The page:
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Alternative forms[edit]


name +‎ -able


nameable (not comparable)

  1. Capable of being distinguished and named; able to be called by a specific name.
    • 2007 June 20, Broughton, Trev, “More work for Margery Allingham”, in The Times Literary Supplement[1]:
      The vogue for the sleuth-flâneur [] in the first half of the twentieth century has encouraged recent attempts to map the rise of British detective fiction, and its subsequent love affair with the thriller, onto the shifts in national morale precipitated by international conflict. One train of thought, for instance, suggests that the genre provides nameable, explicable corpses to mourn, after the senseless obliterations of the First World War.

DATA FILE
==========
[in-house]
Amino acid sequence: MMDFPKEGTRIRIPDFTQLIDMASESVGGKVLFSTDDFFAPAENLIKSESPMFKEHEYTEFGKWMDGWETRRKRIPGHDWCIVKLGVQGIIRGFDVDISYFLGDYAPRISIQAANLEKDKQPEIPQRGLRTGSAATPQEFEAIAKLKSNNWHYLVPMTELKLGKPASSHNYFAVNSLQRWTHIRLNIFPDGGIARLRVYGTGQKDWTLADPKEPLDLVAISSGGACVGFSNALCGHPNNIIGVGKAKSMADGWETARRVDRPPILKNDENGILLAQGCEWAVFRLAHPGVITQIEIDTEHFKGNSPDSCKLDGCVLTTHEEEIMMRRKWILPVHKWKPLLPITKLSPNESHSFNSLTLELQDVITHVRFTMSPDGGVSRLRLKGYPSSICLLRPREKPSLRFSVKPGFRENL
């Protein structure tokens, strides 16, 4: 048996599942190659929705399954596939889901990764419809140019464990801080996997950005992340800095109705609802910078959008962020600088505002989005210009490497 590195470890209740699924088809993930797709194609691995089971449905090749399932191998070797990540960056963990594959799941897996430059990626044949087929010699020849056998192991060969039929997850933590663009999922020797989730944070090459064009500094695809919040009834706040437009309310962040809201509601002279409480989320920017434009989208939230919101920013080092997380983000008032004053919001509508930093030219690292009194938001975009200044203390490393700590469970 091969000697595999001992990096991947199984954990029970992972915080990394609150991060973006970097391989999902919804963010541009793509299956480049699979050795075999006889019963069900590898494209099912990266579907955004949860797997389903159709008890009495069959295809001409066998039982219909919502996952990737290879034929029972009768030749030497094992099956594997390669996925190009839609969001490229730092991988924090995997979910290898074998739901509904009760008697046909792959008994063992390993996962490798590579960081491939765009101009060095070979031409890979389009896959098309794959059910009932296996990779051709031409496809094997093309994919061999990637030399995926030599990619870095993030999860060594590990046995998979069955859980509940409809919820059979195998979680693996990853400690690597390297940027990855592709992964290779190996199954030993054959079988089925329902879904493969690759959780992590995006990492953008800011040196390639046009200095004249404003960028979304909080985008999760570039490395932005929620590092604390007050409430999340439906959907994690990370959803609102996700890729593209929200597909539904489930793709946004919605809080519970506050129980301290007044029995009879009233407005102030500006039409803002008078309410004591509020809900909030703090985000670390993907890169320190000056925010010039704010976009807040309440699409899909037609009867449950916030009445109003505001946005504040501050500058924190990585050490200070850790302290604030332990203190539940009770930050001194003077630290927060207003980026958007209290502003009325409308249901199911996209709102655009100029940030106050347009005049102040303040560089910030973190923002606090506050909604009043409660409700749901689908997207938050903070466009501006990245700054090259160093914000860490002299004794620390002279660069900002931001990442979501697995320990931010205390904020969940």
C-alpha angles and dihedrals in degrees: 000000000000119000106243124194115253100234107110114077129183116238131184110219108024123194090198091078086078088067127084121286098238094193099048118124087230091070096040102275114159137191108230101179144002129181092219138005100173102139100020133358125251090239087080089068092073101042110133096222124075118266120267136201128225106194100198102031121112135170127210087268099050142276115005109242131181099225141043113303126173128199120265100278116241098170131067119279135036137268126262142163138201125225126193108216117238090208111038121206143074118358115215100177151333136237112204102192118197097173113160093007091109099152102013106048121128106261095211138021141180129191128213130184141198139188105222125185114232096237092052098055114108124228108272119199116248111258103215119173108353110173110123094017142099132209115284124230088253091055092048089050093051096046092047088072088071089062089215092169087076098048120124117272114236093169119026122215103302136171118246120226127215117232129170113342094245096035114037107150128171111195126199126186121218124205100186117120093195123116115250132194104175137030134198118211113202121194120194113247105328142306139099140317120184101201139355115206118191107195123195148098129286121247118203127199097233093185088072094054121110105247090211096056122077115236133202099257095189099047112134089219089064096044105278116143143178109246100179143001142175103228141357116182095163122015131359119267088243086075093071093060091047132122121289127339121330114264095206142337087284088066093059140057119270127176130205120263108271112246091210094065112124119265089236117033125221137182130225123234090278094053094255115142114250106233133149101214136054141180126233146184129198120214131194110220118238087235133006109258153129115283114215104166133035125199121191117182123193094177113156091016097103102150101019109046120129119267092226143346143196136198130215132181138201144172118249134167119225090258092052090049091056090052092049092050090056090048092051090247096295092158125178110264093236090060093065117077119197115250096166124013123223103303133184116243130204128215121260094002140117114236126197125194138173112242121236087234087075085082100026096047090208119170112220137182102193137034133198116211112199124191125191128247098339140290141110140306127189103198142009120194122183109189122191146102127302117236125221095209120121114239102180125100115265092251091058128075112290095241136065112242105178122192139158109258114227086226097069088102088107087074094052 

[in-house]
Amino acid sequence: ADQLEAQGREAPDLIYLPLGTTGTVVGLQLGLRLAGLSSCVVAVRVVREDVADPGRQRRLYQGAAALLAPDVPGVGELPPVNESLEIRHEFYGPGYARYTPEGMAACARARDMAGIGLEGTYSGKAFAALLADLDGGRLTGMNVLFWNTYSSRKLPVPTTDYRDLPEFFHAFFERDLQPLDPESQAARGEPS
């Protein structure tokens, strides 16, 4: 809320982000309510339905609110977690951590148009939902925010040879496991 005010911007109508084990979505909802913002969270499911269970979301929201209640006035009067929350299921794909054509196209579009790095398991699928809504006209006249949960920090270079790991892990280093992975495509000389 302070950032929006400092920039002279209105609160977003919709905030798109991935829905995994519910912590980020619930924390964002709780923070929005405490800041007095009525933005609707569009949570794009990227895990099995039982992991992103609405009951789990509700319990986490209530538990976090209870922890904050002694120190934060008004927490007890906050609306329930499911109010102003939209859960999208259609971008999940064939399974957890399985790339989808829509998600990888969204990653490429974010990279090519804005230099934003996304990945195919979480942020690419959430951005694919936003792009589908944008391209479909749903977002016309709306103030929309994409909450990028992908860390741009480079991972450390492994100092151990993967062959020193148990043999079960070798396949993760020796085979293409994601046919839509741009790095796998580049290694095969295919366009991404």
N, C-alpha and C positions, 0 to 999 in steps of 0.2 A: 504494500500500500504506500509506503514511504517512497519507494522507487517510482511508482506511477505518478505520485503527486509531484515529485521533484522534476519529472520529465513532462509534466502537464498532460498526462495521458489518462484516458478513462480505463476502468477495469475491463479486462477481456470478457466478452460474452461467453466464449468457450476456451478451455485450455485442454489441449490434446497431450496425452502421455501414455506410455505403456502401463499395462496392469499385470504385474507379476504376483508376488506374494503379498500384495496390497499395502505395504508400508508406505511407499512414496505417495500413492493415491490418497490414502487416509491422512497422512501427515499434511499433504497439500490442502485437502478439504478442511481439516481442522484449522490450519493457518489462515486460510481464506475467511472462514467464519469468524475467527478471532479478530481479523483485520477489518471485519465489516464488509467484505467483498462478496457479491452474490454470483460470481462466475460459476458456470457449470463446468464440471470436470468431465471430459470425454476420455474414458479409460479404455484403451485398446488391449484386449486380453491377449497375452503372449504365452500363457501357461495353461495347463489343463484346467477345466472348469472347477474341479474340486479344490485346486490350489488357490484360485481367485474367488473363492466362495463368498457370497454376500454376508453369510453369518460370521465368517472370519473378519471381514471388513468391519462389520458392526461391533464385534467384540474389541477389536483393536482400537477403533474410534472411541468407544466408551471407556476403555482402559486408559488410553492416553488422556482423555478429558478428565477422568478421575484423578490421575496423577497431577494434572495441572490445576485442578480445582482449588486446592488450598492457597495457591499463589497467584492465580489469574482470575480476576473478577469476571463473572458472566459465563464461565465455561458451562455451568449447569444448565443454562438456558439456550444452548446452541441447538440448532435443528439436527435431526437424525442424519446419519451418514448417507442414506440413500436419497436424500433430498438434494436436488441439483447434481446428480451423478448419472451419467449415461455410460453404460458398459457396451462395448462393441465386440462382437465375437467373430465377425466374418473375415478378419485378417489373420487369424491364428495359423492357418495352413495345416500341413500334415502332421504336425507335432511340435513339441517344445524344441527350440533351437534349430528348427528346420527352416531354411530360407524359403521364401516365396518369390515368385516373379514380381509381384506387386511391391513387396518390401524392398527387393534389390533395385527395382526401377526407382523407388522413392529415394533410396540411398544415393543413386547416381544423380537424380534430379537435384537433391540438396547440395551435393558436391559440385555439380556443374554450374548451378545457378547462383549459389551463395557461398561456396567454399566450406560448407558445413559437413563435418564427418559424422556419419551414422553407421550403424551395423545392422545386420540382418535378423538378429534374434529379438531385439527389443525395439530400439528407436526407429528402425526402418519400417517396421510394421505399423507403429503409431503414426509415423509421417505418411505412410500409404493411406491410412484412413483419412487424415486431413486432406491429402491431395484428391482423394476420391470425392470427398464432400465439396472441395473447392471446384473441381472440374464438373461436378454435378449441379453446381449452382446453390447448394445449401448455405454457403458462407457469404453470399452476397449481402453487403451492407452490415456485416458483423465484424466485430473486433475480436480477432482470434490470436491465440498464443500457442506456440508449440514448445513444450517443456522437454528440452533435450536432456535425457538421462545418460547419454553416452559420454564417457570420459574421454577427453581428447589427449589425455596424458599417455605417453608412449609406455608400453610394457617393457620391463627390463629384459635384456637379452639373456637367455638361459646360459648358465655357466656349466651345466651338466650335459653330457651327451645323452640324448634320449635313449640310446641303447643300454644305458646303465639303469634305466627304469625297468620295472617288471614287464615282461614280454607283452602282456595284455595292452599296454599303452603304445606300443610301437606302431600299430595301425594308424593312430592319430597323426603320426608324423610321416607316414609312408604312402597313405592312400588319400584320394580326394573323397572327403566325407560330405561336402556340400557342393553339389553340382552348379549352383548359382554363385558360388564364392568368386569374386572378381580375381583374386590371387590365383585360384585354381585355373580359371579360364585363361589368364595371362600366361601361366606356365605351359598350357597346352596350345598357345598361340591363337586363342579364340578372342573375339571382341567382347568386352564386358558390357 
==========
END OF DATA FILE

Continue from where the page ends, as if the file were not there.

• 2014 June 6, McElroy, Griffin, “Tomodachi Life review”, in Polygon[2]:
      There's a strange kind of power in games like that; like XCOM, with its nameable soldiers, or The Sims' customizable families.
    • 2019 February 9, Felts, Susannah, “Grits more than 'fuel in a box'”, in Knoxville News Sentinel[3]:
      Grits have been part of the story of the South as long as the South has been a nameable region — and they were around long before that, too.
  2. (obsolete) Worthy of being named or having a name; memorable.